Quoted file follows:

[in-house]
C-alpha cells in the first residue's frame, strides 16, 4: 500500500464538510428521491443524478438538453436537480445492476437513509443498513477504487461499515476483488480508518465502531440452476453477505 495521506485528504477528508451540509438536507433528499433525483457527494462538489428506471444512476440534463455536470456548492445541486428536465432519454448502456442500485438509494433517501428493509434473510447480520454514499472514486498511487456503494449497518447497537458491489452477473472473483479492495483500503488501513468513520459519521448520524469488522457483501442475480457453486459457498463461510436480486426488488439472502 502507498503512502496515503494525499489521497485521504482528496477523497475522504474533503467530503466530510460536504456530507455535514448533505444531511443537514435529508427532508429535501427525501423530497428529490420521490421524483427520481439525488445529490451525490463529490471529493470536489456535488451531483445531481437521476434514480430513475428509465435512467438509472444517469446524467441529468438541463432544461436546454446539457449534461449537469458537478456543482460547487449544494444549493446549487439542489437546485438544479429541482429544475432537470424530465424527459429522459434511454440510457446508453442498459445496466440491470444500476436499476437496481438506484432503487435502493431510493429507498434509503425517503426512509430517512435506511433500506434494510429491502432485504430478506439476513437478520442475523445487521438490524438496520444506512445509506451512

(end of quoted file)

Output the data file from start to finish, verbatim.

[in-house]
C-alpha cells in the first residue's frame, strides 16, 4: 500500500464538510428521491443524478438538453436537480445492476437513509443498513477504487461499515476483488480508518465502531440452476453477505 495521506485528504477528508451540509438536507433528499433525483457527494462538489428506471444512476440534463455536470456548492445541486428536465432519454448502456442500485438509494433517501428493509434473510447480520454514499472514486498511487456503494449497518447497537458491489452477473472473483479492495483500503488501513468513520459519521448520524469488522457483501442475480457453486459457498463461510436480486426488488439472502 502507498503512502496515503494525499489521497485521504482528496477523497475522504474533503467530503466530510460536504456530507455535514448533505444531511443537514435529508427532508429535501427525501423530497428529490420521490421524483427520481439525488445529490451525490463529490471529493470536489456535488451531483445531481437521476434514480430513475428509465435512467438509472444517469446524467441529468438541463432544461436546454446539457449534461449537469458537478456543482460547487449544494444549493446549487439542489437546485438544479429541482429544475432537470424530465424527459429522459434511454440510457446508453442498459445496466440491470444500476436499476437496481438506484432503487435502493431510493429507498434509503425517503426512509430517512435506511433500506434494510429491502432485504430478506439476513437478520442475523445487521438490524438496520444506512445509506451512